The Pit is what people call the run-down recreation complex at 51st and Reno Streets in West Philly.

It's where youngsters go to play basketball and hang out, but it's also a dead-end street where all too often, dreams wind up dying.  But if things go as planned Friday evening, it will become a place of hope and opportunity, even if only briefly.

Philadelphia's Southwest Police Division will stage a mini-job fair on a corner outside the Mill Creek Recreation Center. Picture a traveling job fair that will move among four heavily populated corners in West and Southwest Philly, with 45-minute stops at each. Mill Creek will be the final stop, at 9 p.m. Prospective employers will be looking to fill at least 100 jobs — 100 jobs!

I love that the department is taking job openings and training programs directly to those who most need them. Organizers say prospective employers will be "returning-citizen friendly," meaning those with criminal records won't be immediately disqualified. Although there will be a heavy police presence, I've  been assured that officers won't be checking for outstanding warrants.

For callback interviews, the founder of a nonprofit called Be a Great You will be at each location to make sure applicants have appropriate business attire.

Parents, if you're reading this, gather up all the out-of-work men and women you know. Insist they go.

It could change their lives. Mine was changed by a job fair. It was years ago, and I was ordered to go by one of my college professors.  I went not knowing what to expect, and wound up meeting a recruiter who hired me for my first real job. If I hadn't been pushed,  I would have missed out.

That's why I feel so strongly about this effort.

Flier advertises the “Turning a New Corner” event that will take job opportunities to people on street corners the first Friday of every month.
Philadelphia Police Department
Flier advertises the “Turning a New Corner” event that will take job opportunities to people on street corners the first Friday of every month.

The inaugural event, which is called Turning a New Corner, gets underway at 6 p.m. at  60th and Spruce Streets. Tables will be set up and laptops will be connected to help applicants apply for jobs at places such as Fresh Grocer and ShopRite or connect with organizations such as the National Workforce Opportunity network, which provides job readiness training and  employment search assistance.

Then, just before 7, police will transport the employers by van and convoy them to the next corner, 66th and Greenway Streets.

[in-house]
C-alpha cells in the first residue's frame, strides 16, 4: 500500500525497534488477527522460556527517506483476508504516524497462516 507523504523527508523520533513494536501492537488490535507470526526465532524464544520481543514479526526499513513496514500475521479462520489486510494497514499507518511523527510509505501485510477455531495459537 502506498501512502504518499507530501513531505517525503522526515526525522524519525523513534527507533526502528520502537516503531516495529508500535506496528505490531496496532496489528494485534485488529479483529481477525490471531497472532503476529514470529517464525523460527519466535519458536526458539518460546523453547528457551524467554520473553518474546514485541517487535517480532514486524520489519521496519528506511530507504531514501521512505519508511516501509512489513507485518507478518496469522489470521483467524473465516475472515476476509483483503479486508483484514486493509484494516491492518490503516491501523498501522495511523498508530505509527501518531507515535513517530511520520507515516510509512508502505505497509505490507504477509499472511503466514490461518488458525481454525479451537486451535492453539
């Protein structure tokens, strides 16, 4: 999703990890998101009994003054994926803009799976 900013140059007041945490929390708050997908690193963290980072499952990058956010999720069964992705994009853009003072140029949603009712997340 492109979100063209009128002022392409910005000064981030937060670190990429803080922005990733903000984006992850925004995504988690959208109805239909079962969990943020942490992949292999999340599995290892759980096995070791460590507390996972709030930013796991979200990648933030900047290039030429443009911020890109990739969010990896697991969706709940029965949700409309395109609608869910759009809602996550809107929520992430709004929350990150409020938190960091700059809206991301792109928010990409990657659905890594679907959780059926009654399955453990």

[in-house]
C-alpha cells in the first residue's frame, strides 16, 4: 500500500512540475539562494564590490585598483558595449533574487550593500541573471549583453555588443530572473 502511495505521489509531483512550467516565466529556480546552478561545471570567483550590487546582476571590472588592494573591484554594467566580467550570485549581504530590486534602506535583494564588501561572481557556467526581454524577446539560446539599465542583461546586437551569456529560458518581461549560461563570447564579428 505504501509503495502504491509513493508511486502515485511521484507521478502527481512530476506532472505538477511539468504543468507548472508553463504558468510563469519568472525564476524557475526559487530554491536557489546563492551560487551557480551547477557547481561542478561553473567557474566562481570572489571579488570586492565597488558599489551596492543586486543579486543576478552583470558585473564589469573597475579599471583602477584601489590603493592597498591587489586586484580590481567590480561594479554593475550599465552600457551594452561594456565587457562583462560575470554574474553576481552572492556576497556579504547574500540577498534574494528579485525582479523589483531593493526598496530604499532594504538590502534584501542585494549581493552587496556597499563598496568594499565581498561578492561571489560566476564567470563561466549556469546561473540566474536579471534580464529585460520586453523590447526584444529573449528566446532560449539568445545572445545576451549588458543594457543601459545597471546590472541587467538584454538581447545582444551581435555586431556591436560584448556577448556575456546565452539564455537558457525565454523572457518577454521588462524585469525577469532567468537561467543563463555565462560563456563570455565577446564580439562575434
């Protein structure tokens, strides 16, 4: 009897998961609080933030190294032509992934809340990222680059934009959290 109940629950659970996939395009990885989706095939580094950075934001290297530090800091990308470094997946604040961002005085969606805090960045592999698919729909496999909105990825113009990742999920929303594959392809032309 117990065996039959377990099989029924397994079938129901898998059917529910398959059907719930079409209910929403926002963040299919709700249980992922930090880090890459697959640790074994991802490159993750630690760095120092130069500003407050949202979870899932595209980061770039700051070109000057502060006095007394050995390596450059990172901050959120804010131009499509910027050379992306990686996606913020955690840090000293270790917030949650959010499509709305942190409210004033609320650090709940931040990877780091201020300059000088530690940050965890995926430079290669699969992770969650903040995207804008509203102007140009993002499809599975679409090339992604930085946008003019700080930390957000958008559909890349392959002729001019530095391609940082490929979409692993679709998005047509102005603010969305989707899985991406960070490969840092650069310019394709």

That will be followed by a stop at 66th and Callowhill Streets from 8 to 8:45. The fourth and final stop will be at 51st and Reno Streets from 9 until 9:45 outside the Mill Creek Recreation Center. Refreshments will be served.

"We realize that some persons who may hang out at 52nd and Market may not feel comfortable with going to 60th and Spruce for various reasons," said Officer G. Lamar Stewart,  divisional community relations officer for Southwest Police Division, on Thursday.

He came up with the idea while working as a patrol officer in the University City and 18th Districts.

"I started to hear a consistent theme. 'I need work. I need opportunity. I need to feed my family.' It was as a result of those encounters that this idea was birthed," he said.

Then, nearly two months ago, Stewart got promoted and decided to implement his concept. It's being done in conjunction with the local chapter of the National Black Police Association.

It's a really good idea.

In the months ahead, the plan is to rotate to different corners in West and Southwest Philly on the first Friday of each month. And if things go well there, the program should expand to other parts of the city.

Once Stewart gets the inevitable kinks out of it,  I hope the program does just that.

I am not naive. I know you can't help everyone. But a lot of the young men hanging on corners really want to work. The least we can do is try and meet them halfway.

Philadelphia Media Network is one of 21 news organizations producing Broke in Philly, a collaborative reporting project on solutions to poverty and the city's push towards economic justice. See all of our reporting at brokeinphilly.org